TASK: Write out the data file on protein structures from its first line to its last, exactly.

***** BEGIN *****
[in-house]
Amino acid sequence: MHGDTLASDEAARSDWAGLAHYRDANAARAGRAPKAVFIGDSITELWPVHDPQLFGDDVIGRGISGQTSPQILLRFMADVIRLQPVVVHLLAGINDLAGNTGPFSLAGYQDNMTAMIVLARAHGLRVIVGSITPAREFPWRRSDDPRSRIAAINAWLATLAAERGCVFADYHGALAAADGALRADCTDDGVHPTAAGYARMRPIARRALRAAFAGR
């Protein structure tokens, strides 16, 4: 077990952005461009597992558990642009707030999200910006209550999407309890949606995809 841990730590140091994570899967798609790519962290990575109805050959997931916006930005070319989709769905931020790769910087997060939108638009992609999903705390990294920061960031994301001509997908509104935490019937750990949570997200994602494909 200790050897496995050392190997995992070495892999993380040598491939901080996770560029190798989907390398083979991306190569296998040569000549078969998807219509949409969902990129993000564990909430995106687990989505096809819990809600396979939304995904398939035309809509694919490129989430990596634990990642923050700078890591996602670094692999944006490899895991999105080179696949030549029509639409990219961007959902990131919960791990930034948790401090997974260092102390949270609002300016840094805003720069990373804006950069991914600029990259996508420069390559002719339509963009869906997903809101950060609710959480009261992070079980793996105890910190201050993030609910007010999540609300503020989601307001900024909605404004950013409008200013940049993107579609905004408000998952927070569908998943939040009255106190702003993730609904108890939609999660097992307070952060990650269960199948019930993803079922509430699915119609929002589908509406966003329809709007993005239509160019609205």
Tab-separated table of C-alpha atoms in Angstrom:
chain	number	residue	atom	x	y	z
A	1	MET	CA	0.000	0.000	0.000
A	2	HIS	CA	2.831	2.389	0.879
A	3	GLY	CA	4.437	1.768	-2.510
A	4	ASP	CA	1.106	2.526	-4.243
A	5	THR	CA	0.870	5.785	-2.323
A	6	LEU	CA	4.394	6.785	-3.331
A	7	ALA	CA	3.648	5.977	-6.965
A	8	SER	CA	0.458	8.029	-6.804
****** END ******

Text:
[in-house]
Amino acid sequence: MHGDTLASDEAARSDWAGLAHYRDANAARAGRAPKAVFIGDSITELWPVHDPQLFGDDVIGRGISGQTSPQILLRFMADVIRLQPVVVHLLAGINDLAGNTGPFSLAGYQDNMTAMIVLARAHGLRVIVGSITPAREFPWRRSDDPRSRIAAINAWLATLAAERGCVFADYHGALAAADGALRADCTDDGVHPTAAGYARMRPIARRALRAAFAGR
């Protein structure tokens, strides 16, 4: 077990952005461009597992558990642009707030999200910006209550999407309890949606995809 841990730590140091994570899967798609790519962290990575109805050959997931916006930005070319989709769905931020790769910087997060939108638009992609999903705390990294920061960031994301001509997908509104935490019937750990949570997200994602494909 200790050897496995050392190997995992070495892999993380040598491939901080996770560029190798989907390398083979991306190569296998040569000549078969998807219509949409969902990129993000564990909430995106687990989505096809819990809600396979939304995904398939035309809509694919490129989430990596634990990642923050700078890591996602670094692999944006490899895991999105080179696949030549029509639409990219961007959902990131919960791990930034948790401090997974260092102390949270609002300016840094805003720069990373804006950069991914600029990259996508420069390559002719339509963009869906997903809101950060609710959480009261992070079980793996105890910190201050993030609910007010999540609300503020989601307001900024909605404004950013409008200013940049993107579609905004408000998952927070569908998943939040009255106190702003993730609904108890939609999660097992307070952060990650269960199948019930993803079922509430699915119609929002589908509406966003329809709007993005239509160019609205």
Tab-separated table of C-alpha atoms in Angstrom:
chain	number	residue	atom	x	y	z
A	1	MET	CA	0.000	0.000	0.000
A	2	HIS	CA	2.831	2.389	0.879
A	3	GLY	CA	4.437	1.768	-2.510
A	4	ASP	CA	1.106	2.526	-4.243
A	5	THR	CA	0.870	5.785	-2.323
A	6	LEU	CA	4.394	6.785	-3.331
A	7	ALA	CA	3.648	5.977	-6.965
A	8	SER	CA	0.458	8.029	-6.804